In the experiment, bees were presented with a scent just before feeding on a sugar solution laced with different doses of caffeine.
That caffeine provided an edge, boosting the bees’ long-term memory, the researchers discovered. Compared with bees trained on sugar water alone, bees trained on sugar water doped with caffeine were three times as likely to remember 24 hours later that the floral scent came with a reward. After 72 hours, the caffeine-trained bees were twice as likely to remember the scent-reward connection.
Interesting the bees would be able to recall the specific flower, especially if they had visited a kazillion flowers. Another summary:
Pollination systems are biological markets, where flower visitors choose between flower species on the basis of their quality, such as the sweetness and amount of nectar per flower. Plants in turn compete for pollinators and advertise their product through colorful visual displays and scents. A key challenge in floral advertising is that signals must be not only attractive but also memorable (1): The more distinct a flower signal, the more likely a pollinator is to remember it, increasing the probability that pollinators will visit more flowers of this species while ignoring competing flower species. On page 1202 of this issue, Wright et al. (2) report that some plant species appear to gain an unfair advantage in this competitive market by manipulating the memory of bees with psychoactive drugs.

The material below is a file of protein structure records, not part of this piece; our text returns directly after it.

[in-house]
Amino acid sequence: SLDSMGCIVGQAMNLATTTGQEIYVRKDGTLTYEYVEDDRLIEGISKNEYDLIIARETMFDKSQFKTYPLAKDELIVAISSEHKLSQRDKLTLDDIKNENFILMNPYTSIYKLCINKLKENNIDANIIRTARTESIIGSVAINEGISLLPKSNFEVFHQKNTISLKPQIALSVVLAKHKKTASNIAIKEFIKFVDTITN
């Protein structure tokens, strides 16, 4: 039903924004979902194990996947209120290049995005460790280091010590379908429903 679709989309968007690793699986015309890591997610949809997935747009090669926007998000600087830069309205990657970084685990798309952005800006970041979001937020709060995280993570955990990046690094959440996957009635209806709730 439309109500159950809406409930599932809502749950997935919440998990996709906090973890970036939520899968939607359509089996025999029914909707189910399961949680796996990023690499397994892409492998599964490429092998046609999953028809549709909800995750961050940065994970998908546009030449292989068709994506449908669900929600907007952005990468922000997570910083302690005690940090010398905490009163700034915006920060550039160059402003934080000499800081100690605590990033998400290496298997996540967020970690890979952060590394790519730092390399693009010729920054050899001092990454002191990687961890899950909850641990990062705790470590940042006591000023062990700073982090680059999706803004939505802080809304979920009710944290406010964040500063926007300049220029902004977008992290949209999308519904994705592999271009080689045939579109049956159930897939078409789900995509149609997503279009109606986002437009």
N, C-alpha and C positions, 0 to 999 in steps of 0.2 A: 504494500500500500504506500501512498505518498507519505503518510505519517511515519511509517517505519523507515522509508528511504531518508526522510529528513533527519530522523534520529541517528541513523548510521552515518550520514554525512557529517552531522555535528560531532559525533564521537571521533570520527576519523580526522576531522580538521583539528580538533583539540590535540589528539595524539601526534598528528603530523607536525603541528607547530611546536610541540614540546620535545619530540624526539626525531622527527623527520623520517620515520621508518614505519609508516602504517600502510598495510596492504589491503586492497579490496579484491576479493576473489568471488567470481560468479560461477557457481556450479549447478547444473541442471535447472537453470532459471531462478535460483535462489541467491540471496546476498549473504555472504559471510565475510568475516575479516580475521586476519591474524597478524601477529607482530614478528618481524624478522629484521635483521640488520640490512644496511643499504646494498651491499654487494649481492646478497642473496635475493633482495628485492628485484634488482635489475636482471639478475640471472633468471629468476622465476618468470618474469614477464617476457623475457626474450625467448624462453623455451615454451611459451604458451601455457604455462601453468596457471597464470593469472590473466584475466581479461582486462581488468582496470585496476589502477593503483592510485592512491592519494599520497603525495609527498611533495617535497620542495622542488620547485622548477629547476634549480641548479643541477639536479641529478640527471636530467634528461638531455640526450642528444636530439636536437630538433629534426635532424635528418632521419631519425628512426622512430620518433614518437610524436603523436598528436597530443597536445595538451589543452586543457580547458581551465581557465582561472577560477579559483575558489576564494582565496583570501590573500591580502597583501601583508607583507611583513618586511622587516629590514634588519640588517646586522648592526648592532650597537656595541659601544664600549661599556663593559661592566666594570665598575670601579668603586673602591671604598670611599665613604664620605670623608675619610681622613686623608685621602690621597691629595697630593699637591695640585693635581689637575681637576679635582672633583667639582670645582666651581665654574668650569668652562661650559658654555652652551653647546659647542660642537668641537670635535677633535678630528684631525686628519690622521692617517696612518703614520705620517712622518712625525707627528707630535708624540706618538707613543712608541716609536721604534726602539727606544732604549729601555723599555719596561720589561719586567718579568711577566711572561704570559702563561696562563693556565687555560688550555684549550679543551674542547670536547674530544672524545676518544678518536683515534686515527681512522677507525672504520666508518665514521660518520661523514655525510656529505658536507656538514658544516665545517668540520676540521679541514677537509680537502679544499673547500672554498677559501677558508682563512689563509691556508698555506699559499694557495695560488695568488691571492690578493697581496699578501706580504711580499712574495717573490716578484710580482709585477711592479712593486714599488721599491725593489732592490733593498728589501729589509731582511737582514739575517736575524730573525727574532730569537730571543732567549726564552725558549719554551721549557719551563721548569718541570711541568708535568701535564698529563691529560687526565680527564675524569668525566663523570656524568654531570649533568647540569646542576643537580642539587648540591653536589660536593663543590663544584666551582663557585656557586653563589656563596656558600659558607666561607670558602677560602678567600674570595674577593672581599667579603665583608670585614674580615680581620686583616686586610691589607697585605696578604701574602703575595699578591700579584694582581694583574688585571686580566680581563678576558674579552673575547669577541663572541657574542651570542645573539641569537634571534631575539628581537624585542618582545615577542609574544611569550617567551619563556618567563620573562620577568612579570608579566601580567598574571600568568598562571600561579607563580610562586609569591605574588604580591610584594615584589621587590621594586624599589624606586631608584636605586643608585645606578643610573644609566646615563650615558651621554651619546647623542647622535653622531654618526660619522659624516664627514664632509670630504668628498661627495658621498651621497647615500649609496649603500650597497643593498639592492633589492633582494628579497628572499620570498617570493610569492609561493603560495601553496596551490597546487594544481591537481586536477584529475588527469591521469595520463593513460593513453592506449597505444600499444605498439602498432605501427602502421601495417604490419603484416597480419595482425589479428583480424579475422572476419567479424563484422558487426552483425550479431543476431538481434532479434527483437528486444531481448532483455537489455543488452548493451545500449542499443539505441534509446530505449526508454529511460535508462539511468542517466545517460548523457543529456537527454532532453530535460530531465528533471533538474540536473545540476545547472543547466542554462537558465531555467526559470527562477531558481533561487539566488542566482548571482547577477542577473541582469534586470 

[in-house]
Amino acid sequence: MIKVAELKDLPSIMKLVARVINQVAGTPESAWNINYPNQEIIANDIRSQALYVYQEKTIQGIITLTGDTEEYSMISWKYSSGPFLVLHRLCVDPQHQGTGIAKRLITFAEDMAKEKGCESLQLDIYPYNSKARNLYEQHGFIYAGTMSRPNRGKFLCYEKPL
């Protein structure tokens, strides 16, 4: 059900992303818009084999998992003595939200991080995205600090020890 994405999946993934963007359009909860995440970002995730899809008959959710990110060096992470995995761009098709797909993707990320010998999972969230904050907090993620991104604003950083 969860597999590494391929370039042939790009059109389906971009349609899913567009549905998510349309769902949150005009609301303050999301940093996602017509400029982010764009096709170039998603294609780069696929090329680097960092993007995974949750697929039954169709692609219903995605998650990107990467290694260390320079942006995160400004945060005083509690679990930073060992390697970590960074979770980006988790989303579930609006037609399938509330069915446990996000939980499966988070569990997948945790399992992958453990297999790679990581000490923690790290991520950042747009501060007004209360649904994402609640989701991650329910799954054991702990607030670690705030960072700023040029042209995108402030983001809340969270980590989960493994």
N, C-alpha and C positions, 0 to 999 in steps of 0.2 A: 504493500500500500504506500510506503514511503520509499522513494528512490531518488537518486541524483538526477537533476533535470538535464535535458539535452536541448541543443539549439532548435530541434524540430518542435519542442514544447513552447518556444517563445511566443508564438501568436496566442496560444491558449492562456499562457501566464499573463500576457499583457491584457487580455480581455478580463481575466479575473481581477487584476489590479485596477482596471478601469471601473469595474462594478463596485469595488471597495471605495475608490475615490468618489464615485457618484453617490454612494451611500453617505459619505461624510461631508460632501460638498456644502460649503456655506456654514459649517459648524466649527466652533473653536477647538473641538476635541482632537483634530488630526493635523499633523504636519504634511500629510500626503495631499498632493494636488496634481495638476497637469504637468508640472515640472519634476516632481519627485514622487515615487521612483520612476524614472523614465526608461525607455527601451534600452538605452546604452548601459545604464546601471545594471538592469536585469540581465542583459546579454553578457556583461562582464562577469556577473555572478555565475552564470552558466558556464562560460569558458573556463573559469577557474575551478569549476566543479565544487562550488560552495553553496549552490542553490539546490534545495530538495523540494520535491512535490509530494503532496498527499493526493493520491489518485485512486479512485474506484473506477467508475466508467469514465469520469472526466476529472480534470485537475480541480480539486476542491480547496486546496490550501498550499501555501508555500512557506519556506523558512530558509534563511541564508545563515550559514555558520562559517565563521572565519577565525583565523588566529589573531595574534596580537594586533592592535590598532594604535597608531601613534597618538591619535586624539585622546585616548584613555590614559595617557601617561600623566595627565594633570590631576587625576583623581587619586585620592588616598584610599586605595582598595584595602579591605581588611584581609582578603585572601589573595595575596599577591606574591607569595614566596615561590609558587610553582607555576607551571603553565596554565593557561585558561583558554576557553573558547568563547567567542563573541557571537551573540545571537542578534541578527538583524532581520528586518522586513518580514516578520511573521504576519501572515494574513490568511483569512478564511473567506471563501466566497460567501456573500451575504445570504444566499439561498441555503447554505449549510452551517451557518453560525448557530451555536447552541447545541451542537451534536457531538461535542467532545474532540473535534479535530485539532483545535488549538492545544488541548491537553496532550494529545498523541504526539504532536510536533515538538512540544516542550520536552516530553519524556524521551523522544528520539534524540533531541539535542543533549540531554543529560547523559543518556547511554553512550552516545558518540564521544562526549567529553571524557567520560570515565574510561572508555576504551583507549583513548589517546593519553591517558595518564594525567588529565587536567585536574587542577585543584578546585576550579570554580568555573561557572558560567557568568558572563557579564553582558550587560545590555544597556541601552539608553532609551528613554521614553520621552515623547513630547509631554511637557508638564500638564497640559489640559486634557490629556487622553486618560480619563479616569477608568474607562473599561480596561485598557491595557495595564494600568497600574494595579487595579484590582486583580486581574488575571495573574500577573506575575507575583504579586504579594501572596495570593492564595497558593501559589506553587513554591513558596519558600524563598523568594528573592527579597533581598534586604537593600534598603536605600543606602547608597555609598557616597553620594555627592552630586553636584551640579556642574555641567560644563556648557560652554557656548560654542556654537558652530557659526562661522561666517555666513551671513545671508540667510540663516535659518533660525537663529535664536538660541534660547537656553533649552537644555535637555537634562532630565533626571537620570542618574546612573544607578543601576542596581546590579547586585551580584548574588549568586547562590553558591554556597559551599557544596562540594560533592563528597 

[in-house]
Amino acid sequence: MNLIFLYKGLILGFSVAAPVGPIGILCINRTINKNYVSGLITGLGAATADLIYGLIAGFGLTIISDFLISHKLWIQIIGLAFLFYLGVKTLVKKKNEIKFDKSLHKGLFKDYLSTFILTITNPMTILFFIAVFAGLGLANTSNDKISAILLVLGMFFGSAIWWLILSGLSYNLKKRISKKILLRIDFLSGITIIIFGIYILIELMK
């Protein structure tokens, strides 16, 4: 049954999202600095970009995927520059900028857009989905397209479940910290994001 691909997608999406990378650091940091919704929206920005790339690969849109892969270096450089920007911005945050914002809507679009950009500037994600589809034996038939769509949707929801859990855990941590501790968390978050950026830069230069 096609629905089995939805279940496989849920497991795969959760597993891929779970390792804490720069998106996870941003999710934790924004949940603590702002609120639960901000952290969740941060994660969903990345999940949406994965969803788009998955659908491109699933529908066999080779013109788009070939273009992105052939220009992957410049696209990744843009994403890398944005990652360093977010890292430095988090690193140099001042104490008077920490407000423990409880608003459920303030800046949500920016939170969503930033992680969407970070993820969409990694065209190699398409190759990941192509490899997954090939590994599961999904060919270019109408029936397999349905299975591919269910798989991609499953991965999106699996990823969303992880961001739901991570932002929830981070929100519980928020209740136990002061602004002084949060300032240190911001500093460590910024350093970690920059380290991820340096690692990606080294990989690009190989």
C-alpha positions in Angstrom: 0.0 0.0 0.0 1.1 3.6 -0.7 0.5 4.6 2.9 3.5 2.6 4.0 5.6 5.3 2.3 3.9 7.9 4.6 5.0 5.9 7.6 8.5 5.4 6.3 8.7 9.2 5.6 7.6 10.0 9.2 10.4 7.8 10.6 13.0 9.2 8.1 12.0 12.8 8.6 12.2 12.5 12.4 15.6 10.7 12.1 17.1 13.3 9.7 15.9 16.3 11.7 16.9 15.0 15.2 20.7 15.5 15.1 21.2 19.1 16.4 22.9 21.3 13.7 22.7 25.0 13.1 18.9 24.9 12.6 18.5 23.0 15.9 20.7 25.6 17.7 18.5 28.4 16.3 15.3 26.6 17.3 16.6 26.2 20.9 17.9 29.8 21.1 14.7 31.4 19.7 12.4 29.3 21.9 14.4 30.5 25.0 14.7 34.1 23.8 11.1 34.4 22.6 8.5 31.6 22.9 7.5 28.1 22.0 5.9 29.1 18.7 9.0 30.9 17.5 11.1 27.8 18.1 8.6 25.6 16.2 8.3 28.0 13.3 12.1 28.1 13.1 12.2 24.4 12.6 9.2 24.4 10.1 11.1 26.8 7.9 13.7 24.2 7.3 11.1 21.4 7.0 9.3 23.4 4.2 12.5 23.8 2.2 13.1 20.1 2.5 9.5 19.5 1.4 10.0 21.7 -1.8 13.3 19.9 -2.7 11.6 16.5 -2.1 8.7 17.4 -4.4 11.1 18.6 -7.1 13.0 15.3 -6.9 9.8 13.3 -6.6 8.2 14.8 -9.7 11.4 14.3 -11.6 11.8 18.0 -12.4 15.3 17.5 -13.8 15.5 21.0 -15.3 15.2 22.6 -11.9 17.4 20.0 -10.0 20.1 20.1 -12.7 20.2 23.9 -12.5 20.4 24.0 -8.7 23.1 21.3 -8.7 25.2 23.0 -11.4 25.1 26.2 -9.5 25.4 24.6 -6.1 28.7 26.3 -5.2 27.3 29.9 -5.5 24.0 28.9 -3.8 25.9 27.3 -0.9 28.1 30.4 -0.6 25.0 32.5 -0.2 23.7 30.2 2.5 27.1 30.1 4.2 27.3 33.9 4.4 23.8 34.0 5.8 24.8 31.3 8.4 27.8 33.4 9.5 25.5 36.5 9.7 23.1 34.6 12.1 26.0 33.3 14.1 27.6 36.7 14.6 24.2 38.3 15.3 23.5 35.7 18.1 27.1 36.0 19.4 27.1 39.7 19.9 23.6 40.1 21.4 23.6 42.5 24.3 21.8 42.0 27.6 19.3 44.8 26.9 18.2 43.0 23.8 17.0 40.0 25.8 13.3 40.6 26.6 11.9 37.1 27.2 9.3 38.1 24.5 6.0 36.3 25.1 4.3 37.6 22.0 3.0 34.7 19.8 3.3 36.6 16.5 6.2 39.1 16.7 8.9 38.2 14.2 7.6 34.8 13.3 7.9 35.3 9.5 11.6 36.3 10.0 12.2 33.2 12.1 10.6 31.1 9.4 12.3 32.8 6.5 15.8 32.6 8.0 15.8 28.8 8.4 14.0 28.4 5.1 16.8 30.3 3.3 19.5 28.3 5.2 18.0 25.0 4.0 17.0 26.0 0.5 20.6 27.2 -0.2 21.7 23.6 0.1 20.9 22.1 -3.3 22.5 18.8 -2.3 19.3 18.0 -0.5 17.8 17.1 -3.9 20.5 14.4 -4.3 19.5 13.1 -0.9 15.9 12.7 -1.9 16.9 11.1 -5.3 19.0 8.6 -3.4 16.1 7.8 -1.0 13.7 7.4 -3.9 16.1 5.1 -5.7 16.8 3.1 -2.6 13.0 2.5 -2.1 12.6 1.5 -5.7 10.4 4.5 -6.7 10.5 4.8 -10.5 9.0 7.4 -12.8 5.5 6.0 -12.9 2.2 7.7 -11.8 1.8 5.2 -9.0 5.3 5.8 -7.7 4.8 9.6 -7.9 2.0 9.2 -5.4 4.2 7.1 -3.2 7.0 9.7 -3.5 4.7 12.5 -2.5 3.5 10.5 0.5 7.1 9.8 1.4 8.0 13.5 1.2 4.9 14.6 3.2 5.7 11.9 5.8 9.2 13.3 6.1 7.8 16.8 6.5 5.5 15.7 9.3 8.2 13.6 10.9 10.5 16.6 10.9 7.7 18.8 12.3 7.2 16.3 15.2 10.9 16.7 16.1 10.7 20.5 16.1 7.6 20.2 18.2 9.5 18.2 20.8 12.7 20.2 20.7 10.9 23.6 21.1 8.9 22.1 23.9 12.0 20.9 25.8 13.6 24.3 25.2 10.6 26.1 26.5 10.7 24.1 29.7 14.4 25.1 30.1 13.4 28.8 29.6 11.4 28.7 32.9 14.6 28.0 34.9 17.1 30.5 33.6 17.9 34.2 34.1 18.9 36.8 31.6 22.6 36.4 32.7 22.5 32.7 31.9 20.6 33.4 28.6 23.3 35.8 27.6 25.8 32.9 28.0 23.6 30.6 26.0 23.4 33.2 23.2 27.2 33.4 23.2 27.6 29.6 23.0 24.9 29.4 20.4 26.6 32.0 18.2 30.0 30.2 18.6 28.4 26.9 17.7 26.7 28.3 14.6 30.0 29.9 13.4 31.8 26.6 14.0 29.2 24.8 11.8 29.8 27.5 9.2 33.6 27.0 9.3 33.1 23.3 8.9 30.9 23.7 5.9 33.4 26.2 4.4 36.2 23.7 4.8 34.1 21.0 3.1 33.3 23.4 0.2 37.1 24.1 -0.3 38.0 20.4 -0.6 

I'm not sure if 'unfair advantage' is the best possible wording, as it is all's fair in love and way and all that. But this is a fascinating glimpse of the world of pollination.
A bit more pedantic description, straight from the abstract:
Plant defense compounds occur in floral nectar, but their ecological role is not well understood. We provide evidence that plant compounds pharmacologically alter pollinator behavior by enhancing their memory of reward. Honeybees rewarded with caffeine, which occurs naturally in nectar of Coffea and Citrus species, were three times as likely to remember a learned floral scent as were honeybees rewarded with sucrose alone. Caffeine potentiated responses of mushroom body neurons involved in olfactory learning and memory by acting as an adenosine receptor antagonist. Caffeine concentrations in nectar did not exceed the bees' bitter taste threshold, implying that pollinators impose selection for nectar that is pharmacologically active but not repellent. By using a drug to enhance memories of reward, plants secure pollinator fidelity and improve reproductive success.
Interesting stuff and not surprising, actually.